Westside Sanitary Sewer
Location: West of Ridge Road.
History: Started at Kenilworth Gardens in 1920s, expanded in 1930s and ’50s.
The “separate” sanitary sewer on Wilmette’s westside has two basins:
- Harms Basin:
Located west of Romona Road.
Connects to MWRD at Harms Road.
- Princeton Basin:
The area between Romona and Ridge Roads.
Connects to MWRD at Princeton Place.
Sanitary Sewer Specs:
- 55.6 miles of sewer lines.
- Mostly made of vitrified clay pipes, 2 to 3 feet long, joined with mortar.
- Each basin flows into the MWRD system.
- MWRD treats the sewage at the Northside Water Reclamation Plant.
- The treated water flows into the Chicago River.
Sanitary Sewer Issues:
- Infiltration/inflow from:
- Leaky manholes, and aging sewer lines with cracks or leaky joints.
- Leaky homeowner service pipes (sometimes called laterals).
- Sump/downspout connections
(no longer legal, many were disconnected in the ’80s).
- Tree roots that enlarge cracks and holes.
Recent Projects for the Entire Sanitary Sewer:
- To comply with an MWRD maintenance agreement, the village inspects 20 percent of the pipes annually.
- Also, the village has conducted smoke tests to find sources of inflow and infiltration (I/I), especially in the Kenilworth Gardens area.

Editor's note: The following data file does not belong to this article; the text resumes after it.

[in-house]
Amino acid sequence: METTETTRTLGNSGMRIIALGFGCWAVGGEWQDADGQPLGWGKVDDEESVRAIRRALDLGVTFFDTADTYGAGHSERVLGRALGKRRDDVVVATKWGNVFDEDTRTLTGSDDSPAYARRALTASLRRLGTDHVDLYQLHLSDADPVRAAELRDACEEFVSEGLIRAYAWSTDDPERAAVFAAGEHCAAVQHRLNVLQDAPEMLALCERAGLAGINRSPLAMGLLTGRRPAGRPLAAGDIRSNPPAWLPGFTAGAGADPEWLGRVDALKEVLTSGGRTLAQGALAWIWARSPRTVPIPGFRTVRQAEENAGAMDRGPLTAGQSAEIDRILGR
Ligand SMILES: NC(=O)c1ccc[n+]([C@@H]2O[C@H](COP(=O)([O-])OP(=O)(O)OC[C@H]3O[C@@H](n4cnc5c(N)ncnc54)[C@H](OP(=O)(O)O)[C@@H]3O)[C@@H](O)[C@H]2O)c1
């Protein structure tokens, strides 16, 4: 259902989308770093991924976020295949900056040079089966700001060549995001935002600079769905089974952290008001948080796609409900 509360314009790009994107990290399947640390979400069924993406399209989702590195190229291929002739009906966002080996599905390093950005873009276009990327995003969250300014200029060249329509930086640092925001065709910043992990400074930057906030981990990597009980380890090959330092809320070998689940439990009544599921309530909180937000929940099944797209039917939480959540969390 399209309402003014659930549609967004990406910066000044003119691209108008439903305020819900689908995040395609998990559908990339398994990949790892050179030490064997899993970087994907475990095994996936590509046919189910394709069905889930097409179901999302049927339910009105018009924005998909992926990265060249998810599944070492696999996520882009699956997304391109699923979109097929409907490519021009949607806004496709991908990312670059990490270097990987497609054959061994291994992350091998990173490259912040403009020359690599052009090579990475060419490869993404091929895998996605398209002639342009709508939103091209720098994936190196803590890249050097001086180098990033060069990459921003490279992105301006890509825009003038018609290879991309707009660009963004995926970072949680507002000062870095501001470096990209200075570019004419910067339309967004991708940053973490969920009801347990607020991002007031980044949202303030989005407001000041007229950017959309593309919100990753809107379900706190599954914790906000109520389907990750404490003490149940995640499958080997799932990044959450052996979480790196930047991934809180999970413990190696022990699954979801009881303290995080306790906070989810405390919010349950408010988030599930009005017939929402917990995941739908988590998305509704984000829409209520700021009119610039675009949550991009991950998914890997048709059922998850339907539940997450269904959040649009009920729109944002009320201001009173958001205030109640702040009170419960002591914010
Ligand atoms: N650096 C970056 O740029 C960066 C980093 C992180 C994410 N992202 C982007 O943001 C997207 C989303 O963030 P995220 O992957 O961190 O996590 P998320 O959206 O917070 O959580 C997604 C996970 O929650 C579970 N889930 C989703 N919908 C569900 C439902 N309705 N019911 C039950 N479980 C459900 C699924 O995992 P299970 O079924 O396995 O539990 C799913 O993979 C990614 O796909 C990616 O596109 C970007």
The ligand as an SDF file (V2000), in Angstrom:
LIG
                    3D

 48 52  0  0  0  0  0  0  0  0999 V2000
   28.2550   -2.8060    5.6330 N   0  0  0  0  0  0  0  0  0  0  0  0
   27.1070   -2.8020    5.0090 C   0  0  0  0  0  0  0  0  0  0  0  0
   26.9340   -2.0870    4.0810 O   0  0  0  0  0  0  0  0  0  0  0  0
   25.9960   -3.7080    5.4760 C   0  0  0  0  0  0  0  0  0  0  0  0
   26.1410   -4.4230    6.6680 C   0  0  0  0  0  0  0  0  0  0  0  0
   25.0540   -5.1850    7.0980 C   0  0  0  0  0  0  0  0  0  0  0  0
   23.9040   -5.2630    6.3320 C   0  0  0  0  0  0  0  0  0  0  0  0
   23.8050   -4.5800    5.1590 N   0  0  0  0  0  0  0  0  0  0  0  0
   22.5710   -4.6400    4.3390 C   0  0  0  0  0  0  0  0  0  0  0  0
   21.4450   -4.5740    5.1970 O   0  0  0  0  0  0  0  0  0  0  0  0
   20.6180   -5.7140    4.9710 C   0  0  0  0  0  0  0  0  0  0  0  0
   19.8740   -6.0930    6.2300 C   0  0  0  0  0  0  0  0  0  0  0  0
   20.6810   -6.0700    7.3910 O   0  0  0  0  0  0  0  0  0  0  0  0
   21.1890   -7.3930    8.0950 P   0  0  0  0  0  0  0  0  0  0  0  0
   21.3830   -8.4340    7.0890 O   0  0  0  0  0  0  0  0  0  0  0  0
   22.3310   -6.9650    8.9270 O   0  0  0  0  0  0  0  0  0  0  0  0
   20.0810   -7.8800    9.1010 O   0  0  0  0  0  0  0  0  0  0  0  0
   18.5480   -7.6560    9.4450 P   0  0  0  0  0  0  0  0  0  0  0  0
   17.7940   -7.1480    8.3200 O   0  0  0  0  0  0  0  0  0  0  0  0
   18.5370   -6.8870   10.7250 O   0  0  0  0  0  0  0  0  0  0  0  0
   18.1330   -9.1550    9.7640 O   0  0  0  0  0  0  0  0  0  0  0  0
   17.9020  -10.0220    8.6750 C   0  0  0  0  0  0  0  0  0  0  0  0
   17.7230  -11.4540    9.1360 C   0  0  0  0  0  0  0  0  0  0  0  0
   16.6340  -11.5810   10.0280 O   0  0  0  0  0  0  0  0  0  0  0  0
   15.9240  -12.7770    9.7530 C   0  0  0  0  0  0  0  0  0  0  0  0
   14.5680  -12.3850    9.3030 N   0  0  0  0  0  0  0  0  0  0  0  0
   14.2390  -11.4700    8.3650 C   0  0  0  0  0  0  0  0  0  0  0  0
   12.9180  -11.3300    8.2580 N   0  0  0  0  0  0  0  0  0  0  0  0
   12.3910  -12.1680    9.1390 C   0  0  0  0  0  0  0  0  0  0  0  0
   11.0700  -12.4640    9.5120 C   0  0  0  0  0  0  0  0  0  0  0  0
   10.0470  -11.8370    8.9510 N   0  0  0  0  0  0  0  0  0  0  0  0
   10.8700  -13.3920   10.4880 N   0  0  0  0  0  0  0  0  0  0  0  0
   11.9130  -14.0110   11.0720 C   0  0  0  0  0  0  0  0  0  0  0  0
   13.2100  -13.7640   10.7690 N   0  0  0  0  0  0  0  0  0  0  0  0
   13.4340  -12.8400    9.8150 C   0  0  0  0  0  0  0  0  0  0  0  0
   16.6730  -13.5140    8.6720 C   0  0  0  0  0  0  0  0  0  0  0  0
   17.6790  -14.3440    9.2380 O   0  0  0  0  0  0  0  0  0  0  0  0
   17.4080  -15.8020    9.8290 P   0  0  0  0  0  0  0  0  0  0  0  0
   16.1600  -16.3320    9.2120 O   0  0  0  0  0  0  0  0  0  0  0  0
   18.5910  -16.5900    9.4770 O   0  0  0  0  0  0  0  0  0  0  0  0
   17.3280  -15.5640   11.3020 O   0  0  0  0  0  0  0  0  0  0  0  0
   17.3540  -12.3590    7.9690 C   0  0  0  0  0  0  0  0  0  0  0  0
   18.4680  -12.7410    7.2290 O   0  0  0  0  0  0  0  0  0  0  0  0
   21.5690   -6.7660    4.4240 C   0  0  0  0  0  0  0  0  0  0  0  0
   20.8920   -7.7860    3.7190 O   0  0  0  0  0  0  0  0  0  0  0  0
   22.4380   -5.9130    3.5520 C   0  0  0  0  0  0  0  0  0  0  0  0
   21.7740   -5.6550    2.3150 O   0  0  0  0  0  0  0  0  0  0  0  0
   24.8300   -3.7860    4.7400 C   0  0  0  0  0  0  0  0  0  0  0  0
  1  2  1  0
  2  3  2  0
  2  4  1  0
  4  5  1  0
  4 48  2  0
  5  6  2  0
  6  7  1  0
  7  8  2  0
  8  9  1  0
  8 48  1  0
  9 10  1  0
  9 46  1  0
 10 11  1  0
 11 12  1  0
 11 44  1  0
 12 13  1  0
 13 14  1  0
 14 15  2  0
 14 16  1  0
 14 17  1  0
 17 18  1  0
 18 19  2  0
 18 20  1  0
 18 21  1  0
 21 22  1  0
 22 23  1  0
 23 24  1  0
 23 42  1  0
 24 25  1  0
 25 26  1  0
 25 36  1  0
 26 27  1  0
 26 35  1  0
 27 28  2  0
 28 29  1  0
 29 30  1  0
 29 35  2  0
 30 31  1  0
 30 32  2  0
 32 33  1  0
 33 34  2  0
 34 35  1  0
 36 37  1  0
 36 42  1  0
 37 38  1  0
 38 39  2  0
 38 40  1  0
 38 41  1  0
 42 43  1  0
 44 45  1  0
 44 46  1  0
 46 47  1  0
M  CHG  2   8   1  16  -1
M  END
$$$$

- Repair crews have used Closed Circuit Televising (CCTV) to inspect pipes for structural damage.
- Crews have repaired severe damage and relined pipes to seal up cracks.
- Manholes have been rehabilitated to reduce stormwater infiltration.
West Park Storage and Pumping Station for Harms Basin:
- Serves only the area of Wilmette west of Romona Road.
- West Park Sanitary Storage tank provides storage capacity for infiltrating stormwater during intense rainfall to prevent basement backups.
- Specs for the West Park Storage and Pumping Station include 5.5 million gallon reservoir with 8 pumps.
- A check valve at the Harms Road interceptor prevents MWRD sewage from backing up into basements from downstream MWRD flows.
Past & Future Projects for Princeton Basin:
- Hunter Road (2013):
Pipes replaced to increase sewer capacity.
- Wilmette Avenue (2014):
Relief sewer added to increase capacity.
- MWRD Interceptor Study (TBD Spring 2016):
The MWRD will lead and help fund a study, with Wilmette, Glencoe, Northfield, and Winnetka (each contributing $14,000). Flow meters installed at Princeton Place and other MWRD interceptors will collect data for three months. The goal is to check the capacity and efficiency of MWRD interceptors when it’s rainy (and see if sewage from MWRD is backing up into the Princeton Basin).
- For more information on the sanitary sewer and maintenance requirements, see Village of Wilmette Public Works Dept., 2014 Annual Report (2014), pp 71-72.
- For a detailed study of the sanitary sewer and stormwater issues, see the Village of Wilmette, Separate Sanitary Sewer Hydraulic Modeling, by RJN Group (Aug 2012).